Considering the issue from the perspective of computational intractability, may allow for a different starting point. For example, if a rain cloud moved over the golf course, could we calculate which blade of grass will be first to be struck by a raindrop? Certainly, the rain cloud does not have free will, so there will be one blade of grass that will be first to get wet and that will be the result of deterministic laws of physics acting on the relevant atoms and particles. If we were able to observe which blade of grass was struck by a raindrop first, and then replace all of the atoms in the atmosphere exactly as they were before the rain started, what would happen if we then replayed the events?
Of course, since the laws of physics don’t change, the same arrangement of atoms will give rise to the same results. Quantum indeterminacy can’t deliver free will either. Even if relevant at the scale of the particles and molecules that exist in human brains and rain clouds, quantum indeterminacy would offer some randomness but no free will. However, the vast number of particles and interactions involved in rain clouds, and the even greater complexity of human brains, means that any calculation to predict either outcome would be intractable. Even if we could measure the position and momentum of every relevant atom in advance, there will be no more practical way to see where the raindrops fall, or where the putt comes to rest, than to allow the laws of physics to play out and just watch.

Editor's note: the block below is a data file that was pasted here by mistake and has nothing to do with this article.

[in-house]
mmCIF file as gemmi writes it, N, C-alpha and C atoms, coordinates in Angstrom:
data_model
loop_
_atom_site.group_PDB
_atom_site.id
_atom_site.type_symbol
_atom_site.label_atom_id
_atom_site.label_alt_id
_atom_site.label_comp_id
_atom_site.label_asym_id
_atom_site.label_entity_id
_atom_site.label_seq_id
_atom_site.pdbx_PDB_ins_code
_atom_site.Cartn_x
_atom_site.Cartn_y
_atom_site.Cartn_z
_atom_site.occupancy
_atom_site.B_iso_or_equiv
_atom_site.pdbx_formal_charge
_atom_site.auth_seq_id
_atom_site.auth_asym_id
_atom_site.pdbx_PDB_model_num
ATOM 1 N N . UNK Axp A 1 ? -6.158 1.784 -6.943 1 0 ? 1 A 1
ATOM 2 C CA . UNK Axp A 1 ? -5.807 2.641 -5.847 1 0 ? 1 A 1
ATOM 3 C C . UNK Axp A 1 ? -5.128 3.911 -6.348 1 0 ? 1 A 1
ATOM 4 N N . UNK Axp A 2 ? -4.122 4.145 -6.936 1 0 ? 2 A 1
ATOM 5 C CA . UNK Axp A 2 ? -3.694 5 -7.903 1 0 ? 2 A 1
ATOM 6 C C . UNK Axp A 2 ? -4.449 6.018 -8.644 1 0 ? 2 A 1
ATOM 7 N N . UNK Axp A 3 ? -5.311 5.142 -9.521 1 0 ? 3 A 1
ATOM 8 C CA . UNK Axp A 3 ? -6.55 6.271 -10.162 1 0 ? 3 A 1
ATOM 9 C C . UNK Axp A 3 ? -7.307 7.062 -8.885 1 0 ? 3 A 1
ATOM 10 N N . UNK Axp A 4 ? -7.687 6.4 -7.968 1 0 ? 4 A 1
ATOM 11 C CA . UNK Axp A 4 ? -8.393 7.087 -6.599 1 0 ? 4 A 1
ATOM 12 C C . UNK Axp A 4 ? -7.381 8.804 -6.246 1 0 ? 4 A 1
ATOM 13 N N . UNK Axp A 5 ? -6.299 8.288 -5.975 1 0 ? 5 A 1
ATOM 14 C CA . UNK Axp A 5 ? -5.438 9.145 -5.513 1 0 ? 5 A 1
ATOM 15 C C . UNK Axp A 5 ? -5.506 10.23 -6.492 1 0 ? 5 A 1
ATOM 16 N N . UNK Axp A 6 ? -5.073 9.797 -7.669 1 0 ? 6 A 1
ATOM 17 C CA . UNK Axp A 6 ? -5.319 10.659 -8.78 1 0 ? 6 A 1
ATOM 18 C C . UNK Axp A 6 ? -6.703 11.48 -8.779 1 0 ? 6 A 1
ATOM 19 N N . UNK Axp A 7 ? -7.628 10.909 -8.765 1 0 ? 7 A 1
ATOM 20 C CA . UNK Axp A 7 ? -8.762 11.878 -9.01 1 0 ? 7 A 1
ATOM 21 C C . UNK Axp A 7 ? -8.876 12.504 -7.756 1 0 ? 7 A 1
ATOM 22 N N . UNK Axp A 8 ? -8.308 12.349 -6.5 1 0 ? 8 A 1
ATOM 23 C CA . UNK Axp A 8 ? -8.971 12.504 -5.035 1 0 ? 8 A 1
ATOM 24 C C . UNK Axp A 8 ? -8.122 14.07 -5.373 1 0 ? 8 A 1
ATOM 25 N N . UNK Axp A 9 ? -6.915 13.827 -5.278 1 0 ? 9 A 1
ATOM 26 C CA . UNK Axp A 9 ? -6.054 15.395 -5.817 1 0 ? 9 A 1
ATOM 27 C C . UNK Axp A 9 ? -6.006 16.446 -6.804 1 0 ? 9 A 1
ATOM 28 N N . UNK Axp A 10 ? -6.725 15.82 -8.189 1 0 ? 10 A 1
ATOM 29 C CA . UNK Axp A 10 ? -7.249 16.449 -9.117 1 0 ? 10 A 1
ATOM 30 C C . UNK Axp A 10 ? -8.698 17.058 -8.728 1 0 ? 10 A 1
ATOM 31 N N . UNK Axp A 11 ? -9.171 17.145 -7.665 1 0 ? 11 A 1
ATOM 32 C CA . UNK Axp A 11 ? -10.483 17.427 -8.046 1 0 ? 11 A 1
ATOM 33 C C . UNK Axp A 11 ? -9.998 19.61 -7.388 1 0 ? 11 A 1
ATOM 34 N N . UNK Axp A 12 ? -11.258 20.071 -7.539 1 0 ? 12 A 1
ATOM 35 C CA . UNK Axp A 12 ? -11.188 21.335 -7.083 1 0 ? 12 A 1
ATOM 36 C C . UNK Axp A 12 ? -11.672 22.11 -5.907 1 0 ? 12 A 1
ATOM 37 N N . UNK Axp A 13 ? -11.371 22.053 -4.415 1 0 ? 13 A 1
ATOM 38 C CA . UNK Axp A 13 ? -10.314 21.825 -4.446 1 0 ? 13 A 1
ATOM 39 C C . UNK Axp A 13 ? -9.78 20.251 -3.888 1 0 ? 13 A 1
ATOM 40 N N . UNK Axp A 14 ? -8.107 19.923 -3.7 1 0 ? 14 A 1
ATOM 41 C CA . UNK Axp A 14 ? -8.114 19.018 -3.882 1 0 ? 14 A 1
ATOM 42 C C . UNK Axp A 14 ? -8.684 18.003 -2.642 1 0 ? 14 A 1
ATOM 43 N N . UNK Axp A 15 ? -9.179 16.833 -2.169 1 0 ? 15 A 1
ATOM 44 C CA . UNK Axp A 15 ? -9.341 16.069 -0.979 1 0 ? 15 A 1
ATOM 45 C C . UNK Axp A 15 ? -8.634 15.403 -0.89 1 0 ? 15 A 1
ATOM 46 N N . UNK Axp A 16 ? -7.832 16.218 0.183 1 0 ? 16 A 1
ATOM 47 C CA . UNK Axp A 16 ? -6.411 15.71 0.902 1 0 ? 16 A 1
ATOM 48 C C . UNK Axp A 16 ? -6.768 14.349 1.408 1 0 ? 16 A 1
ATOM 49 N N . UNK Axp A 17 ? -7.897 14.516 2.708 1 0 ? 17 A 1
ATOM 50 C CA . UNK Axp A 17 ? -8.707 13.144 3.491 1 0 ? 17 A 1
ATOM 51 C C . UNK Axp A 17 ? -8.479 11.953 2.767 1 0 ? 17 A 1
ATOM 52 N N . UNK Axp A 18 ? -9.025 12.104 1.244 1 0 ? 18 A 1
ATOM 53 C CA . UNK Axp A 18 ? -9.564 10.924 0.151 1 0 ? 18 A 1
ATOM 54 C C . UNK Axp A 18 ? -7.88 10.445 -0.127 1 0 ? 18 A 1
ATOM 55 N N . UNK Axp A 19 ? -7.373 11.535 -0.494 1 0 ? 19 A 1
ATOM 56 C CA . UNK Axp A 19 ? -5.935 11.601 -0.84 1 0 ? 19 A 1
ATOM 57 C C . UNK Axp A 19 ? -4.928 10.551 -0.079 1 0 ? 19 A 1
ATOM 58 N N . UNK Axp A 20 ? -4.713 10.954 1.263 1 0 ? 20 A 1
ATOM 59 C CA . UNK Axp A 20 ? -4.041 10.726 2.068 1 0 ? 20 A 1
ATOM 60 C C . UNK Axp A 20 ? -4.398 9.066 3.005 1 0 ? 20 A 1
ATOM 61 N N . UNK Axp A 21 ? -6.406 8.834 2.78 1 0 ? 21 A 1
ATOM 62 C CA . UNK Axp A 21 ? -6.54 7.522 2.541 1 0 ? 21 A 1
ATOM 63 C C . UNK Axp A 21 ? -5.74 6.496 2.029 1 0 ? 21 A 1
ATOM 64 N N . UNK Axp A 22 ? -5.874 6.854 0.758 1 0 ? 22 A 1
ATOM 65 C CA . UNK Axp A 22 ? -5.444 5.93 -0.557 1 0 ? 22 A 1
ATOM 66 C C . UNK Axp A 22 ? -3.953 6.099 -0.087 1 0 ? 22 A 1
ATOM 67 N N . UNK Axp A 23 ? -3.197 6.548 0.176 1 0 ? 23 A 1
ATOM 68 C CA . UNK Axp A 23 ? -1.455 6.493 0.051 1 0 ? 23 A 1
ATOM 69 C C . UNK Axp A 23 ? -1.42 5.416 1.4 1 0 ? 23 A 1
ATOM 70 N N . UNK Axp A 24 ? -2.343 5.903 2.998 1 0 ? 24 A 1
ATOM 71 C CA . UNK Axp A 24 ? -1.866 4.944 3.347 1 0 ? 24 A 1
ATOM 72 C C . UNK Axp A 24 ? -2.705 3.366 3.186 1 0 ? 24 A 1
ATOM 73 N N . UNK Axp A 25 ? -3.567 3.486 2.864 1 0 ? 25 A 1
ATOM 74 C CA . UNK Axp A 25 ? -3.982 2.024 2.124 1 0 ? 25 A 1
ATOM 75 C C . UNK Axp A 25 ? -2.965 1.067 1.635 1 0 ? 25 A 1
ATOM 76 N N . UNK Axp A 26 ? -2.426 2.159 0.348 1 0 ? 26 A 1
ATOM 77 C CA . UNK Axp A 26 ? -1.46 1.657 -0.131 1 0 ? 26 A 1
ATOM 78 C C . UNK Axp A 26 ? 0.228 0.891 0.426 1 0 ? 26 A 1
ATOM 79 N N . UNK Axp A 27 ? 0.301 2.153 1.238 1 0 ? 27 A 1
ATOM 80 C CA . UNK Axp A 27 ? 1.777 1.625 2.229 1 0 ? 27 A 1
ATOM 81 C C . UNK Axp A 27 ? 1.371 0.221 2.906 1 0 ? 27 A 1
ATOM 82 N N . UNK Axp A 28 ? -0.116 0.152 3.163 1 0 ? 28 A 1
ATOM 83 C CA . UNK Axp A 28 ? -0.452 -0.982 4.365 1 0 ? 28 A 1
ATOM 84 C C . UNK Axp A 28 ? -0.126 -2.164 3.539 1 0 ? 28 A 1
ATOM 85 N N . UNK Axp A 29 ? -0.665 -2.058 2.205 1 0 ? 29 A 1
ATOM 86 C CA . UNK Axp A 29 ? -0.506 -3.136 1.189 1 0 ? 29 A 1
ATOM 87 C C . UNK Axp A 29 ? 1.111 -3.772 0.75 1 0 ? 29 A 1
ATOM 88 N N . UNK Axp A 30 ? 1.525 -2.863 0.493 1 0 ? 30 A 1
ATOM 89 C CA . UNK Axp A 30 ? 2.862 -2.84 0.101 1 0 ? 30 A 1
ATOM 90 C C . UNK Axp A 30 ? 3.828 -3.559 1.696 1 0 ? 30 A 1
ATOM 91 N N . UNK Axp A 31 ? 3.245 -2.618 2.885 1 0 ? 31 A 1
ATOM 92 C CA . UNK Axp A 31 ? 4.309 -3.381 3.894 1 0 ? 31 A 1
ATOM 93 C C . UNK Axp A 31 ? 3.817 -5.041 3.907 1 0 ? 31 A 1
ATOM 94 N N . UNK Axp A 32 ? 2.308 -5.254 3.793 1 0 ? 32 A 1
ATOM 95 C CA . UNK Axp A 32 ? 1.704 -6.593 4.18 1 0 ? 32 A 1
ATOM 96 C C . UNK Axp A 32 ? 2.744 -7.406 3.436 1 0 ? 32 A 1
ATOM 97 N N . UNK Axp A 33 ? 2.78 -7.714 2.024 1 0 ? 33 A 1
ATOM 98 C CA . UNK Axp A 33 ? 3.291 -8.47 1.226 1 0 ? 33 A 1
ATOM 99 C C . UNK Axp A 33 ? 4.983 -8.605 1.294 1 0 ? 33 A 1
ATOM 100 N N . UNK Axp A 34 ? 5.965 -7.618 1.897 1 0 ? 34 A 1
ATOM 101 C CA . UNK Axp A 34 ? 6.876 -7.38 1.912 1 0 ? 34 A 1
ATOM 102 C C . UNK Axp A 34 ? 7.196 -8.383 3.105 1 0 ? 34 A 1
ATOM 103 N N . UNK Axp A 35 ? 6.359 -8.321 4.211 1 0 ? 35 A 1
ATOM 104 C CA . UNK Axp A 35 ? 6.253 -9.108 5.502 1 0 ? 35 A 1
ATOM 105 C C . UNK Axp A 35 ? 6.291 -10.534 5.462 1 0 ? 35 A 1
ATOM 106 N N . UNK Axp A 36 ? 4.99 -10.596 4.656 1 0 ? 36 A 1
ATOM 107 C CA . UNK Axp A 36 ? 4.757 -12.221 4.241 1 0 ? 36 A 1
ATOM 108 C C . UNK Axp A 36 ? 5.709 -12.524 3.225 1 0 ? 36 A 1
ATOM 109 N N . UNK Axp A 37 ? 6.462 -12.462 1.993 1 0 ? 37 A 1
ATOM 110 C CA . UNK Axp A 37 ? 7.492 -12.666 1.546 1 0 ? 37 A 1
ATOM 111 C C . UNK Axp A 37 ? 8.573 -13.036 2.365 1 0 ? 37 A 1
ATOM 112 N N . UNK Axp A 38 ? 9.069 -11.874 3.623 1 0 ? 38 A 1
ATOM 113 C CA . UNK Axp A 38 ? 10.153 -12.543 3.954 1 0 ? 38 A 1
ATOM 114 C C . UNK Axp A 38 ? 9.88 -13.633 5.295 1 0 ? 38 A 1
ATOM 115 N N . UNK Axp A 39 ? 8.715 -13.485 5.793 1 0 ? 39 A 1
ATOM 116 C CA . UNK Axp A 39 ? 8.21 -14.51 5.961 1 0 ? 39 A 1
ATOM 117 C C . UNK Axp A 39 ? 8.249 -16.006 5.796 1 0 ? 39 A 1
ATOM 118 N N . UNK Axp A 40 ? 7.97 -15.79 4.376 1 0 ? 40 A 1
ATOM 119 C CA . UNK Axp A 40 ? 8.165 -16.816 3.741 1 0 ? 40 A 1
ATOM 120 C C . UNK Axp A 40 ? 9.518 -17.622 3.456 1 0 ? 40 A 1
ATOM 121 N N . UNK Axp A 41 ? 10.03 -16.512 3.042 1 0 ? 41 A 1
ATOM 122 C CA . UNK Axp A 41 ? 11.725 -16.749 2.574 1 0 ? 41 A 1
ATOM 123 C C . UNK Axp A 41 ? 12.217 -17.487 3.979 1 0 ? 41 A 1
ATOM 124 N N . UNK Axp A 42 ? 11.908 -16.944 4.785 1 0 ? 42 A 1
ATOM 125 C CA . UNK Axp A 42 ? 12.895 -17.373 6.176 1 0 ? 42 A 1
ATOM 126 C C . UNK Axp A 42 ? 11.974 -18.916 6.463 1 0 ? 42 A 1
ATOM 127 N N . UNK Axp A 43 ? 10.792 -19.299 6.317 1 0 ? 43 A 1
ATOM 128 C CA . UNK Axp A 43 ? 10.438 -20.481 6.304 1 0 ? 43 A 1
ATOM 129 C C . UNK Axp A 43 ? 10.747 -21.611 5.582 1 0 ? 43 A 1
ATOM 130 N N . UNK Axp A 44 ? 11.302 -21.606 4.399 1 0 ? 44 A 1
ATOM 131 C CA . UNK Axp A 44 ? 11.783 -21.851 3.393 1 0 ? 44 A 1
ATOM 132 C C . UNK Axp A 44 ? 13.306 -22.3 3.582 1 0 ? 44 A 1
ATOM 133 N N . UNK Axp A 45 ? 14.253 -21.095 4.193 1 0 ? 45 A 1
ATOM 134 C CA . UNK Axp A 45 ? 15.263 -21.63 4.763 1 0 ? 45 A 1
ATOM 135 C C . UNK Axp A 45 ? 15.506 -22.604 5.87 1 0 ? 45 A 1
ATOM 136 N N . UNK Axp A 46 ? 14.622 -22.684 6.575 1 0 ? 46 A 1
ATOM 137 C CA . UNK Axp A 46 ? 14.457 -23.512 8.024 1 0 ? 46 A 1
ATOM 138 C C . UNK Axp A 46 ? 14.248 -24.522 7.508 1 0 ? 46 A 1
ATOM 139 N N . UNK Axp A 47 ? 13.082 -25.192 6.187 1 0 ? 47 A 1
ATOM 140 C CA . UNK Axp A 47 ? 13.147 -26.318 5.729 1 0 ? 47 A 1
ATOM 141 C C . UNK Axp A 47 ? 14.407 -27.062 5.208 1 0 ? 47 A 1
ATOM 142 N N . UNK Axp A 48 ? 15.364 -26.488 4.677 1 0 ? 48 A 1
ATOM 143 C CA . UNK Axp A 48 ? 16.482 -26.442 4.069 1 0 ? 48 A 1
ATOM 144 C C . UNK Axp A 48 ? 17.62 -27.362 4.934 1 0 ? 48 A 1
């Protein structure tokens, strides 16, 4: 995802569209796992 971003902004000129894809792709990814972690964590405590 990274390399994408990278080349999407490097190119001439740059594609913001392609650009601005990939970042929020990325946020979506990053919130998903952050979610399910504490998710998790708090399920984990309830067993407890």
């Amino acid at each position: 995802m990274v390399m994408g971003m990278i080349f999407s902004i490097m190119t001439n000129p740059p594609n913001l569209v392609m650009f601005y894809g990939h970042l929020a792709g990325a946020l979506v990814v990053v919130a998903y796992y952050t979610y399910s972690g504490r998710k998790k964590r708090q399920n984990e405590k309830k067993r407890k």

Trying to prove mathematically whether the brain state of the golfer will result in her sinking her putt or not, is tangentially related to Hilbert’s Entscheidungsproblem (decision problem). In our case, the decision problem asks if we can analyse the complete configuration of the golfer’s brain along with the laws of physics, and prove in advance whether her putt will be holed or not. Alonso Church and Alan Turing showed that there is no solution to the Entscheidungsproblem (a previous blog on this site discussed Turing’s 1936 paper on the topic, which introduced the Turing Machine).
For example, if we view a rain cloud as a Universal Turing Machine that is configured to calculate the interactions between all of the relevant particles, then we cannot prove in advance which blade of grass will get wet first. The only practical approach is to ‘run the program’ on the machine (the cloud) and observe which blade of grass is first struck by a raindrop.